7. You have time to write.
Try the Pomodoro technique. It helps get my ass in the chair and keep it there for at least 25 minutes. Try Freedom, a simple application that blocks email and internet. Without distraction, it’s amazing what 25 minutes can do. You can get out some kind of first draft of a scene in that time, Iʼm sure of it. You can look at the street view of the neighborhood youʼre writing about when you revise. Later. Donʼt sacrifice momentum for fact checking in first drafts. Stay in the rooms. Both the one youʼre writing in and the one your story is happening in. Unless your story is set outside. Then you should stay in the room, and outside.
8. Get into a scene as late as you can, and get out as early as you can.
This tip is blatantly stolen from Syd Field. He writes screenwriting books that are really helpful with memoirs if you are someone who tends toward the nebulous and rambly. This particular tip can help you clarify the purpose of a scene within your story. It’s also helpful for pacing.
9. Be sparing with essayistic reflection.
In a memoir, I’d rather be alongside the narrator as s/he earns some insight. There are many lovely ways to say “I have become wise” but I find that they are rarely as interesting as allowing the reader to co-experience the “becoming” with you via scene. I’m of the opinion that you have write several scenes to earn your moments of reflection. Possibly this is just me. Feel free to fight me on this.
10. “Generality is the enemy of all art” –Stanislavsky
Be specific. You might think that the flavor and color of the Kool Aid powder that you shouldn’t have been eating with the neighbor boy in the back seat of his Dad’s blue Nissan doesn’t matter, but it does. Especially if it’s cherry. What might matter even more is how it stuck to your sweaty fingers and thighs because it was Independence Day and everybody else was watching fireworks and how those same sticky thighs got poked by and stuck to the torn white vinyl until you moved them closer to the boy who stayed just where he was.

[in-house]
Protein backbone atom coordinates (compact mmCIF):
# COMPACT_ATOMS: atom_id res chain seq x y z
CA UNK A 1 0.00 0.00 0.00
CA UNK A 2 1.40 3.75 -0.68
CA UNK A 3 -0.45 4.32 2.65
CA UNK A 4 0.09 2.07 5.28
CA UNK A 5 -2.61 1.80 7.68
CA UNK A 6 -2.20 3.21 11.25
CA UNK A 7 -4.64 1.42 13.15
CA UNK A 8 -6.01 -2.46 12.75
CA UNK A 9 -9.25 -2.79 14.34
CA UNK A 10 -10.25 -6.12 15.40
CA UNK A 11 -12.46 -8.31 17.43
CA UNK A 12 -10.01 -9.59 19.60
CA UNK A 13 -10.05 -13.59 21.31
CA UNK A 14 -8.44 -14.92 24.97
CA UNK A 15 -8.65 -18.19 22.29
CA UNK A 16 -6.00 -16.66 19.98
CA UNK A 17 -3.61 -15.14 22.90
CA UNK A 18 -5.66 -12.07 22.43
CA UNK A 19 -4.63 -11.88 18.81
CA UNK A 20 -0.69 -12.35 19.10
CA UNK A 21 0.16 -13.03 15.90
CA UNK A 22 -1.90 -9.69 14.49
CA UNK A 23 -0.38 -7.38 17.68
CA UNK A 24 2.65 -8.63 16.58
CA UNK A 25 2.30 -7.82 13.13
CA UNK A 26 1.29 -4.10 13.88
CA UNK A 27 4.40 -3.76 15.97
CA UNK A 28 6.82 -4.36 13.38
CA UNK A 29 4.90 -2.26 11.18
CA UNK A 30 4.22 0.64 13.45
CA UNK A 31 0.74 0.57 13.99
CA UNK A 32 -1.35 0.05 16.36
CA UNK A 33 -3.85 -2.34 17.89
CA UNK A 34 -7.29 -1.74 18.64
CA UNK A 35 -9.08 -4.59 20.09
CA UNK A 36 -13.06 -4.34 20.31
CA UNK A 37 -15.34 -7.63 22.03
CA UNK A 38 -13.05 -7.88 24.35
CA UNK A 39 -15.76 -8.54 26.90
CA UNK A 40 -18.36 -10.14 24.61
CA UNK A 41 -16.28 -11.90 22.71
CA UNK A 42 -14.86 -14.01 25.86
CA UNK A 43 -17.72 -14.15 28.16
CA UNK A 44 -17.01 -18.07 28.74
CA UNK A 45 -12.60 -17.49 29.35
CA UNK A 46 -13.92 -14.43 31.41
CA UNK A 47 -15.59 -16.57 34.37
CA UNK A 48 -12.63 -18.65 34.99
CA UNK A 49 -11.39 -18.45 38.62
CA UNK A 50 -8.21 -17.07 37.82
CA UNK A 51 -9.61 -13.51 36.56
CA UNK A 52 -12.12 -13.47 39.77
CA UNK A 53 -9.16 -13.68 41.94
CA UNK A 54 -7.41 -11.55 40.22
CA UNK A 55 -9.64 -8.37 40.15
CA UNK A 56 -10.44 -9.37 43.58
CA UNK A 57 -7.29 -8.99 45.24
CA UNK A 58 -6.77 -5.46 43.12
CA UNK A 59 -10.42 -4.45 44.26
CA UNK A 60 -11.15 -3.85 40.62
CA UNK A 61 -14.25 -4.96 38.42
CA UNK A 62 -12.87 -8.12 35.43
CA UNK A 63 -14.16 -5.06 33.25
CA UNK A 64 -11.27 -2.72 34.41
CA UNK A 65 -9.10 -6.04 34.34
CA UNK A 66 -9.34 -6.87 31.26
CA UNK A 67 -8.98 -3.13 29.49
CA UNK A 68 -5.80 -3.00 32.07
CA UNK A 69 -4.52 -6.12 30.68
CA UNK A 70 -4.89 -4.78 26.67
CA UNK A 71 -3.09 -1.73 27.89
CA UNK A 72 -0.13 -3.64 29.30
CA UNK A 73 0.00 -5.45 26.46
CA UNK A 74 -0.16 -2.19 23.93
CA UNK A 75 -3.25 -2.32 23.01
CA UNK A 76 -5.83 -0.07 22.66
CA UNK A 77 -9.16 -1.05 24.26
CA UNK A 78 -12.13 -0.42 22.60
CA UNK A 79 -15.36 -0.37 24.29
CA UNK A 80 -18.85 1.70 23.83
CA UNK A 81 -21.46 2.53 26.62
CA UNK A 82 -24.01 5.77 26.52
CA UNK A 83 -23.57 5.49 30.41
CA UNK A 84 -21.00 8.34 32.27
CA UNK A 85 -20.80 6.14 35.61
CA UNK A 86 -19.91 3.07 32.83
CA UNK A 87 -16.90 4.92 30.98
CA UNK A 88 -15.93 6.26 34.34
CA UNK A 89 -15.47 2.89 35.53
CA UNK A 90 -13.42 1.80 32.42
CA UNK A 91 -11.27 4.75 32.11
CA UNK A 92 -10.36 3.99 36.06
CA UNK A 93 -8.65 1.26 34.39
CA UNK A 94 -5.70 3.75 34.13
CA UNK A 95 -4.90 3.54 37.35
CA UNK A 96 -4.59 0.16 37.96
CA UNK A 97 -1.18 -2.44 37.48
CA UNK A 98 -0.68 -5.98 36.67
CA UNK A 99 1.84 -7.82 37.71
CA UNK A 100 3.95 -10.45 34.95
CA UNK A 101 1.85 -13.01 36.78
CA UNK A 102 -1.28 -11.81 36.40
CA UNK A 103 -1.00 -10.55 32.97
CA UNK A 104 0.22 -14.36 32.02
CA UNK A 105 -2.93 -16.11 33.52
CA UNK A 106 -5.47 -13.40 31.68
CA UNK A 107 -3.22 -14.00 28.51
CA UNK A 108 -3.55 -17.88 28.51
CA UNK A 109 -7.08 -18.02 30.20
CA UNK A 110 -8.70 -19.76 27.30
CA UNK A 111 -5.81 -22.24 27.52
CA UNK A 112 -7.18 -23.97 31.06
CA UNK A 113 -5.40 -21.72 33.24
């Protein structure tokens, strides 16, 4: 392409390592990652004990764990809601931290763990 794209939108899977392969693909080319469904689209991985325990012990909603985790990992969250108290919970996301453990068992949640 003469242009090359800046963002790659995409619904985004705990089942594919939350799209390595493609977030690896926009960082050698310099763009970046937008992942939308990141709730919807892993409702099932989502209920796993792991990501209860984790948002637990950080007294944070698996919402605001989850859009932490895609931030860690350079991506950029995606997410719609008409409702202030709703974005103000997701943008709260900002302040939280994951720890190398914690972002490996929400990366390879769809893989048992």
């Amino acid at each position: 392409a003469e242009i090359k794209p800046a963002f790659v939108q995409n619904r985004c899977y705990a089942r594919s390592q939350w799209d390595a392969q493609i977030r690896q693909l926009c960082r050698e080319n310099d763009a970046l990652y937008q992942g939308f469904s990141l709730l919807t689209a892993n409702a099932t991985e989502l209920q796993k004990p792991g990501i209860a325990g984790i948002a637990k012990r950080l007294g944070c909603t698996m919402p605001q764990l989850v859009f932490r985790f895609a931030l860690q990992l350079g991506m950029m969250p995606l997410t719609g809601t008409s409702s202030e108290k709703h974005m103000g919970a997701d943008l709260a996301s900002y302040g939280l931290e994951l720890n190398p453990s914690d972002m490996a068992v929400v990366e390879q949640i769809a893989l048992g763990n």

Specific details, particularly those of the body, plunge the reader into the scene so that she can co-experience it. Our bodies have a shared vocabulary that words can almost magically evoke. I find it magical, at least. A bunch of letters can make your heart pound. Nice.
11. When in doubt, be more specific.
If there are sentences in your memoir that could be in anybody else’s memoir, be suspicious. If there are sentences in your memoir that could be in everybody else’s memoir, cut them.
12. Judicious use of metaphor is your friend.
Metaphor helps dissolve and reassemble things, notions, in unexpected ways. The way you use this device will inform/develop your voice. See also: the effects of sentence length, prosody, the difference between the way words from the punchy Anglo-Saxon branch of the English family tree land versus words from the more formal Latinate side. Split things, let them dangle and run on. Then revise. (See also: #16)
13. Imitation can be a useful practice.
Imitate writers whose voices you love. Imitate writers whose voices sound absolutely nothing like yours and see how these change a scene’s effectiveness. Notice how this imitation changes your relationship to a scene.
14. Vision is the least interesting sense.
In terms of crafting richer prose, please don’t forget about tasting, touching, smelling, hearing, and any sixth sense stuff you’d like to throw in.